Comment:

The table is organised in blocks for pairs of permutation. Although here not eye-catching since we list all $\left(2!\right)^2=4$ pairs, we need in fact only for each cycle type one representative, since we are only interested in the length of cycles of a permutation. The column result gives the summands in (2). Here are the gory details:

• Columns: $\alpha,\beta$ correspond to a pair of permutations $(\alpha,\beta)$ which is used as index in the outer sum of (2).

• Columns: $p,q$ are the indices of the products in (2)

• Column: $s$ gives the divisors of $\operatorname{lcm}(p,q)$

• Columns: $j_s(\alpha),j_p(\alpha),j_q(\beta)$ list the cycle lengths

• Column: $\text{factor}$ gives $$\left(\sum_{s|[p,q]}sj_s(\alpha)\right)^{j_p(\alpha)j_q(\beta)\langle p,q\rangle}$$

• Column: $\text{result}$ calculates finally the product

$$\prod_{p=1}^2\prod_{q=1}^2 \left(\sum_{s|[p,q]}sj_s(\alpha)\right)^{j_p(\alpha)j_q(\beta)\langle p,q\rangle}$$

Since the total of the table is $28$ we finally conclude according to (2) \begin{align*} \color{blue}{a(2,2)=\frac{1}{4}\cdot 28=7} \end{align*} and the claim follows.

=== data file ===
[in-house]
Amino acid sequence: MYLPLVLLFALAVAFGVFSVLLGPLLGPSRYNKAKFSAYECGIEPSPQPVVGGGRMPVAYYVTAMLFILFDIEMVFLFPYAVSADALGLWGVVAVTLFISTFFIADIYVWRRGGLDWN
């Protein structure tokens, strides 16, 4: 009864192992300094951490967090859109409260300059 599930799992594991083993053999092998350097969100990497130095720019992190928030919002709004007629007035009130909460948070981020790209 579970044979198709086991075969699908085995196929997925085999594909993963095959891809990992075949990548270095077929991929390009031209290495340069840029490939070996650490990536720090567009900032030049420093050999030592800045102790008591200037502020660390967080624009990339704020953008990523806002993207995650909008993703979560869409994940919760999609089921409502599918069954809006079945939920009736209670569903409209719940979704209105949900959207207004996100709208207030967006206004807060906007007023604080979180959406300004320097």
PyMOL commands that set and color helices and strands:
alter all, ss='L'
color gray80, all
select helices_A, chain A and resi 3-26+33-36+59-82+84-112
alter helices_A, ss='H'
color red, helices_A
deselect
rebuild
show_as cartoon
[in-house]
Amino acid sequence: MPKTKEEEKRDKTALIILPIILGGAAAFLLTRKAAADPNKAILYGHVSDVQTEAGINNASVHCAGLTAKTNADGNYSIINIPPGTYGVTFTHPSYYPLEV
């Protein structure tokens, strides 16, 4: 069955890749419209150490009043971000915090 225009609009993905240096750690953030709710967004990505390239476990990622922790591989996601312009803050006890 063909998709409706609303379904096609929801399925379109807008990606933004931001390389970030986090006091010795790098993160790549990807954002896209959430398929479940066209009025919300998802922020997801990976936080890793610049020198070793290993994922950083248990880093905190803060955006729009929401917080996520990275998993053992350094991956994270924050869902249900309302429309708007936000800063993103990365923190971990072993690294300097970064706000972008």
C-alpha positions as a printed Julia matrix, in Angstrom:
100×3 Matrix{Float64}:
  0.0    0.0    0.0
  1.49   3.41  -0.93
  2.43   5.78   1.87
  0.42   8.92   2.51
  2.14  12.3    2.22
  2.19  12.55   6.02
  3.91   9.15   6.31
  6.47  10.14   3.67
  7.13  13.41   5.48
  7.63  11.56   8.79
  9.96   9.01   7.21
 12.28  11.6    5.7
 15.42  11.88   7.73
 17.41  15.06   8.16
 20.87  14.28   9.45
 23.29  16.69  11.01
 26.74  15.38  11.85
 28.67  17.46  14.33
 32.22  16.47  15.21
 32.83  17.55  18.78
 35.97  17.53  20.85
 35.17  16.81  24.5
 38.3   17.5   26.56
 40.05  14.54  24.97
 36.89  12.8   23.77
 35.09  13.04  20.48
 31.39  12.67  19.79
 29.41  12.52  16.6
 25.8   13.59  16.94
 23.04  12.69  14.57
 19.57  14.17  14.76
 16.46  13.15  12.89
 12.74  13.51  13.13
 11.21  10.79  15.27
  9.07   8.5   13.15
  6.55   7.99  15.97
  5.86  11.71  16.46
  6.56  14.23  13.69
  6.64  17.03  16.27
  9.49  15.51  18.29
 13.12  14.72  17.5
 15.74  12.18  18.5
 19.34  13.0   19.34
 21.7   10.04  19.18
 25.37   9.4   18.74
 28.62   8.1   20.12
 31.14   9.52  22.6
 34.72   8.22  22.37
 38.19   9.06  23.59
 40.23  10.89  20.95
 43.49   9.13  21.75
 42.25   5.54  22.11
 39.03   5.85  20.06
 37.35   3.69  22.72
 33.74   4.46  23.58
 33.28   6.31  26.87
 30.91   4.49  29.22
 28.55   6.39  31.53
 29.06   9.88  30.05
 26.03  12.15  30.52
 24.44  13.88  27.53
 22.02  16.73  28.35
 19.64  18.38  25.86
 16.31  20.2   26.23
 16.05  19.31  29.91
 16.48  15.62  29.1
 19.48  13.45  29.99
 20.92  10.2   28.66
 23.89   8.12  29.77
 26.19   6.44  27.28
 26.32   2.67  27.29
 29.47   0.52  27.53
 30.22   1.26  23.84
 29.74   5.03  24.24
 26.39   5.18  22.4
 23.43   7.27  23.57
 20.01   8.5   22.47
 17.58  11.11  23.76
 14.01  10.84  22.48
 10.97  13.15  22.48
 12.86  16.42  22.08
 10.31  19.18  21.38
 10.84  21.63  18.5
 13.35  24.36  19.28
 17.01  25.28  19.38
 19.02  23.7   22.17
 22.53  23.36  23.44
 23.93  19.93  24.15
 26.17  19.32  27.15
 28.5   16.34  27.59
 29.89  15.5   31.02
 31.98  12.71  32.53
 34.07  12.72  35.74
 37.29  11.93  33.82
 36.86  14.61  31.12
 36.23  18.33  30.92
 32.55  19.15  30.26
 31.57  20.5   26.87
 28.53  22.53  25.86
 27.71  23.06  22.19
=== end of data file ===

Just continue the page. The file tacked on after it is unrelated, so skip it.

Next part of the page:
Case: $n=3$:

We do the calculation similar to above and show the following is valid \begin{align*} \color{blue}{a(3,3)=638} \end{align*}

In order to calculate $a(3,3)$ we consider according to (1)

\begin{align*} a(3,3)=\frac{1}{\left(3!\right)^2}\sum_{(\alpha,\beta)\in S_3^2}\prod_{p=1}^3\prod_{q=1}^3 \left(\sum_{s|[p,q]}sj_s(\alpha)\right)^{j_p(\alpha)j_q(\beta)\langle p,q\rangle}\tag{3} \end{align*}

We list the permutations of $S_3=\{\operatorname{id},(12),(13),(23),(123),(132)\}$ in cycle notation and write a table with the number of cycles of each length for each permutation. We also write the corresponding monomial from the cycle index. \begin{array}{l|cccc} \pi&Z(S_3)&j_1(\pi)&j_2(\pi)&j_3(\pi)\\ \hline id&z_1^3&3&0&0\\ (12)&3z_1z_2&1&1&0\\ (123)&2z_3&0&0&1\\ \end{array}

Note: The factors $1,3$ and $2$ in the column $Z(S_3)$ indicate the number of different permutations of the corresponding cycle type. We will use this fact to considerably reduce the calculation of the number of summands in (3).

In the following it is sufficient to calculate tables for the nine pairs \begin{align*} \{id,(12),(123)\}\times\{id,(12),(123)\} \end{align*} the cycle index provides the supplementary information we need to calculate the complete sum.

Note that in the main table above there is some redundancy to ease traceability. We now use a somewhat more compact notation to ease readability and keep the space small.